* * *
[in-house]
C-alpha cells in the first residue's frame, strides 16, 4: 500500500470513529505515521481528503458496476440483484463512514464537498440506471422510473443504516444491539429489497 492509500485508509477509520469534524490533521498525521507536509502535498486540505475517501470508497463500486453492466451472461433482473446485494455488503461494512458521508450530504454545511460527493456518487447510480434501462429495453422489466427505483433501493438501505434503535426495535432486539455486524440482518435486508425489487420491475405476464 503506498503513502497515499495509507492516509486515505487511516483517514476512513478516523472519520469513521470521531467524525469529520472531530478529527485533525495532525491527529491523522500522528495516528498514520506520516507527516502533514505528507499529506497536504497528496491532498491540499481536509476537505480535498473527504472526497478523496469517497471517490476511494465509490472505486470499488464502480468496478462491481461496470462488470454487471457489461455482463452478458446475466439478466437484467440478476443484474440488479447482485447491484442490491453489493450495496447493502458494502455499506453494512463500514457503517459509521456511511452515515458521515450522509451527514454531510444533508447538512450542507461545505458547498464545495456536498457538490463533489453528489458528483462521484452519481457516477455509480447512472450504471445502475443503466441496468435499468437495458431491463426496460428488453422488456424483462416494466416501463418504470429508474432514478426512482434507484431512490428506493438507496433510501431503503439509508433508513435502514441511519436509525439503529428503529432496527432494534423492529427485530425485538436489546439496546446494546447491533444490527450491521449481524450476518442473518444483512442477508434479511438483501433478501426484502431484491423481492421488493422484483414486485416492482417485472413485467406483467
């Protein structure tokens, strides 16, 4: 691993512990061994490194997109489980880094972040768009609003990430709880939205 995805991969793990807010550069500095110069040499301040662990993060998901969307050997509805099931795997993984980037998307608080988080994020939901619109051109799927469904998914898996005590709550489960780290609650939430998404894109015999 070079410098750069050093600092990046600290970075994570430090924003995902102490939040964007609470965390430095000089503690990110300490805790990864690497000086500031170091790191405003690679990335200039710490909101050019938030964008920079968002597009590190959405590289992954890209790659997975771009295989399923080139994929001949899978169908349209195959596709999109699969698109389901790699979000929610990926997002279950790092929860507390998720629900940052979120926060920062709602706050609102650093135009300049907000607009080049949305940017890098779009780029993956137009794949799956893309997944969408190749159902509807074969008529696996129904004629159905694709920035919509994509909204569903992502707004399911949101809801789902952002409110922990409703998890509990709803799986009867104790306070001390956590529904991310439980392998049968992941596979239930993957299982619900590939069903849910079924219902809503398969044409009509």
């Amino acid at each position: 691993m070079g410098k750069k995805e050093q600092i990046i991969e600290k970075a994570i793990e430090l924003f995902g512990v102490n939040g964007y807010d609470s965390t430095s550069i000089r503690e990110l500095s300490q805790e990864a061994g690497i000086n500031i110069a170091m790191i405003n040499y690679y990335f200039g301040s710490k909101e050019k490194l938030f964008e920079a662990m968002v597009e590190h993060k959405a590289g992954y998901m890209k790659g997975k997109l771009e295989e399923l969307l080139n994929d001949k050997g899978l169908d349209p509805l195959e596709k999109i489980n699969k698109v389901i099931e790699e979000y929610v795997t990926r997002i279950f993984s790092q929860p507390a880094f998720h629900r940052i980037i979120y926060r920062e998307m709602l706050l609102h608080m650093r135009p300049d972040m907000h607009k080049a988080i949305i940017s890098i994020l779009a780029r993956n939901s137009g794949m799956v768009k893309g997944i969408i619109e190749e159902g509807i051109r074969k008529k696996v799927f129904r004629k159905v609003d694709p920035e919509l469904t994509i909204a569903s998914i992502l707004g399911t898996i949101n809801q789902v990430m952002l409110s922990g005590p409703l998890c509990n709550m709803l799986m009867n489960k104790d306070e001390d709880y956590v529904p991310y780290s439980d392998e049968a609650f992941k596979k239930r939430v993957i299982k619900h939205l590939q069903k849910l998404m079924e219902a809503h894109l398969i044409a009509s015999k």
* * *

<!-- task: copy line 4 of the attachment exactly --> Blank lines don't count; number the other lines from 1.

């Amino acid at each position: 691993m070079g410098k750069k995805e050093q600092i990046i991969e600290k970075a994570i793990e430090l924003f995902g512990v102490n939040g964007y807010d609470s965390t430095s550069i000089r503690e990110l500095s300490q805790e990864a061994g690497i000086n500031i110069a170091m790191i405003n040499y690679y990335f200039g301040s710490k909101e050019k490194l938030f964008e920079a662990m968002v597009e590190h993060k959405a590289g992954y998901m890209k790659g997975k997109l771009e295989e399923l969307l080139n994929d001949k050997g899978l169908d349209p509805l195959e596709k999109i489980n699969k698109v389901i099931e790699e979000y929610v795997t990926r997002i279950f993984s790092q929860p507390a880094f998720h629900r940052i980037i979120y926060r920062e998307m709602l706050l609102h608080m650093r135009p300049d972040m907000h607009k080049a988080i949305i940017s890098i994020l779009a780029r993956n939901s137009g794949m799956v768009k893309g997944i969408i619109e190749e159902g509807i051109r074969k008529k696996v799927f129904r004629k159905v609003d694709p920035e919509l469904t994509i909204a569903s998914i992502l707004g399911t898996i949101n809801q789902v990430m952002l409110s922990g005590p409703l998890c509990n709550m709803l799986m009867n489960k104790d306070e001390d709880y956590v529904p991310y780290s439980d392998e049968a609650f992941k596979k239930r939430v993957i299982k619900h939205l590939q069903k849910l998404m079924e219902a809503h894109l398969i044409a009509s015999k």